Archaeology Odyssey 2:1, Winter 1999

Editors’ Page: Two Artists in Our Midst

Photographing the past

By Hershel Shanks

Archaeology Odyssey

Every single issue of Archaeology Odyssey is composed of a thousand decisions. Variety, balance and quality—these are the bywords.

Take the three feature articles in this issue. One emanates from Egypt, another from Jordan, and the third from Cyprus and all over. One is about a person, another about a site, and the third about a product (opium!). One is from the mid-second millennium B.C.; another is from near the turn of the era, 1,300 years later; and the third spans the centuries from the Neolithic period to the Common Era. Each provides background about a civilization but also brings something new and exciting to the subject.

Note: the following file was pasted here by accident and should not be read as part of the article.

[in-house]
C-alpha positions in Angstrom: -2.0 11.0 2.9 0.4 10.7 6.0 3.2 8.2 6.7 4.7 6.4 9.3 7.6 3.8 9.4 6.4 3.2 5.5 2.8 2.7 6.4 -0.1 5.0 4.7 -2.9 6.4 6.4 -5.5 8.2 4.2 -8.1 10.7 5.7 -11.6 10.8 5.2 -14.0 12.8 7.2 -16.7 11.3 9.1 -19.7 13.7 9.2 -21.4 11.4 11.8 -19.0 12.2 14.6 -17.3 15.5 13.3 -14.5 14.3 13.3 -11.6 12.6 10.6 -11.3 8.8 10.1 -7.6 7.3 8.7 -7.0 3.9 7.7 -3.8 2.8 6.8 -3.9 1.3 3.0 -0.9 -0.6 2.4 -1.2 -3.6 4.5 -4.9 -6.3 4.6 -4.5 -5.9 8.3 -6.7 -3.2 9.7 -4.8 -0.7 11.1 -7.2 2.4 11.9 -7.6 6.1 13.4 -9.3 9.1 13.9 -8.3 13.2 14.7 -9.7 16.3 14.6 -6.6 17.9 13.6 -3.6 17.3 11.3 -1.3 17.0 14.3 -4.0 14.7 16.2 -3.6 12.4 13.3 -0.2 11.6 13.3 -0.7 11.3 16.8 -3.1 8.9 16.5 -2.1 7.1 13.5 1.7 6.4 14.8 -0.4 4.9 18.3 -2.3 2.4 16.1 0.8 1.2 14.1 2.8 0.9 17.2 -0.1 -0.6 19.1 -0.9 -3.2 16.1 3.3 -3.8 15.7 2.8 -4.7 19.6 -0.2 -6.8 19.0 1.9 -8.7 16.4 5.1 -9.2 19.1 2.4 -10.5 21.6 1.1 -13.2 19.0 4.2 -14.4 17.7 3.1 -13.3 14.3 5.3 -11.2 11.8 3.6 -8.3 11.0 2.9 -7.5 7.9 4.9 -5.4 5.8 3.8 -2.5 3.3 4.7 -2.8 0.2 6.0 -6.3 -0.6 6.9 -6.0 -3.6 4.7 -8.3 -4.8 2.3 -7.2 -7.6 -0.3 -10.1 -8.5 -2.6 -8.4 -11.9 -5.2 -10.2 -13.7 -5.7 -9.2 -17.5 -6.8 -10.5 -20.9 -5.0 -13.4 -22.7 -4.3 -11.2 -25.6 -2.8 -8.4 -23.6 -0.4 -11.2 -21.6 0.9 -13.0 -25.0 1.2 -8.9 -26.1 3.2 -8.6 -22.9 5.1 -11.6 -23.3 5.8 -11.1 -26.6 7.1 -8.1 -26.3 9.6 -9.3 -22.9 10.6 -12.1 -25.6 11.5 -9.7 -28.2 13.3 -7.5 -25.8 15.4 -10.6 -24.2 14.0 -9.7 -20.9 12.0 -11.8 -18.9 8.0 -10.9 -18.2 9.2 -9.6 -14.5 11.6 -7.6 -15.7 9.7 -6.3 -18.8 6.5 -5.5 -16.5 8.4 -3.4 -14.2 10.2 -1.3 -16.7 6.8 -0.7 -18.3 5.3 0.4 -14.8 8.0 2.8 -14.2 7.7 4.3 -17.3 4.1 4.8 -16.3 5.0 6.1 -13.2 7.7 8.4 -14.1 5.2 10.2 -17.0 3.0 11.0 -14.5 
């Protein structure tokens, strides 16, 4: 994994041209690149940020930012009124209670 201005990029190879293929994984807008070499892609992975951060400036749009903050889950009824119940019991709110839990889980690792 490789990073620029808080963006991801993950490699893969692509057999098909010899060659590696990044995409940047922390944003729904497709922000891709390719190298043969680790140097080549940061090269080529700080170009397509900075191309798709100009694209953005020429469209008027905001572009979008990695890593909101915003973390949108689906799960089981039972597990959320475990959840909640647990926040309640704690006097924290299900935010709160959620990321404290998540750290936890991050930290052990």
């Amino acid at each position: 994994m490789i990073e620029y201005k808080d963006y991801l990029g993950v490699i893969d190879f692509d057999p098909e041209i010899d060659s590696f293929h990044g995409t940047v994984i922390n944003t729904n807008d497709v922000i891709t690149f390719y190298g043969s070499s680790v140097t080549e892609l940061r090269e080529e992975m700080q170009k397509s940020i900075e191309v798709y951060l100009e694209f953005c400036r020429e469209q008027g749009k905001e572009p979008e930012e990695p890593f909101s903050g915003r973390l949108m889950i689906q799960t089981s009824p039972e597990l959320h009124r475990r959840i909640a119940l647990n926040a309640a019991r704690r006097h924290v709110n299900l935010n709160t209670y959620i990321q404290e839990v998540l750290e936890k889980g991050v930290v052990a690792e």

But in one respect two of the stories are similar. The third spreads (a spread consists of two facing pages) of the stories about Egypt’s female pharaoh (Hatshepsut) and about Jordan’s pleasure palace display a site shot covering both pages. This is something we normally would avoid. We prefer design variety. But in this case we had no hesitation in deciding to give these two photographs the prominence they deserve, even though that resulted in a similar design: quality at the expense of variety.

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